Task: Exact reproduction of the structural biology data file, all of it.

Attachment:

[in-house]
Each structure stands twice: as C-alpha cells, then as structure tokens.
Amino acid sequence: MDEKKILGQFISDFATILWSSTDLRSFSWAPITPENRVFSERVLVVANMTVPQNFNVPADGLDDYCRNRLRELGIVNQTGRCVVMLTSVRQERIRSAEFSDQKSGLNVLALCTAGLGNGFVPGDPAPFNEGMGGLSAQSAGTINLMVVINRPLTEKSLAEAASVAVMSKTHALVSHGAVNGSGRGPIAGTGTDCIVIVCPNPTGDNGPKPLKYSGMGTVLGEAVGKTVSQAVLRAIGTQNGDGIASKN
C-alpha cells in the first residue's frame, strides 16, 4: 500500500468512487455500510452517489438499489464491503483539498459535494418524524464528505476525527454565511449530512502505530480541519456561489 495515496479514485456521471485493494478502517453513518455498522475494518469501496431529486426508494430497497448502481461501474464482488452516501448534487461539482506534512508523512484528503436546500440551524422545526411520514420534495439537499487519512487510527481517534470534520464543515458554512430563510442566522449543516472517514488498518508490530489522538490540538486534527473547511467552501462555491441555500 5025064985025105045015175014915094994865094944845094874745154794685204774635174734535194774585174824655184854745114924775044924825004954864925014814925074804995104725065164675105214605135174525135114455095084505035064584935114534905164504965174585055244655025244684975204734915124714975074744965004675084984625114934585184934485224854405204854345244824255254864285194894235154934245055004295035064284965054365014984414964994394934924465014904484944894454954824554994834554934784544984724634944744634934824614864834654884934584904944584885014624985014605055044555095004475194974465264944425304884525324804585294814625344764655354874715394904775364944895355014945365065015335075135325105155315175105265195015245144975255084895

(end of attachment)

[in-house]
Each structure stands twice: as C-alpha cells, then as structure tokens.
Amino acid sequence: MDEKKILGQFISDFATILWSSTDLRSFSWAPITPENRVFSERVLVVANMTVPQNFNVPADGLDDYCRNRLRELGIVNQTGRCVVMLTSVRQERIRSAEFSDQKSGLNVLALCTAGLGNGFVPGDPAPFNEGMGGLSAQSAGTINLMVVINRPLTEKSLAEAASVAVMSKTHALVSHGAVNGSGRGPIAGTGTDCIVIVCPNPTGDNGPKPLKYSGMGTVLGEAVGKTVSQAVLRAIGTQNGDGIASKN
C-alpha cells in the first residue's frame, strides 16, 4: 500500500468512487455500510452517489438499489464491503483539498459535494418524524464528505476525527454565511449530512502505530480541519456561489 495515496479514485456521471485493494478502517453513518455498522475494518469501496431529486426508494430497497448502481461501474464482488452516501448534487461539482506534512508523512484528503436546500440551524422545526411520514420534495439537499487519512487510527481517534470534520464543515458554512430563510442566522449543516472517514488498518508490530489522538490540538486534527473547511467552501462555491441555500 5025064985025105045015175014915094994865094944845094874745154794685204774635174734535194774585174824655184854745114924775044924825004954864925014814925074804995104725065164675105214605135174525135114455095084505035064584935114534905164504965174585055244655025244684975204734915124714975074744965004675084984625114934585184934485224854405204854345244824255254864285194894235154934245055004295035064284965054365014984414964994394934924465014904484944894454954824554994834554934784544984724634944744634934824614864834654884934584904944584885014624985014605055044555095004475194974465264944425304884525324804585294814625344764655354874715394904775364944895355014945365065015335075135325105155315175105265195015245144975255084895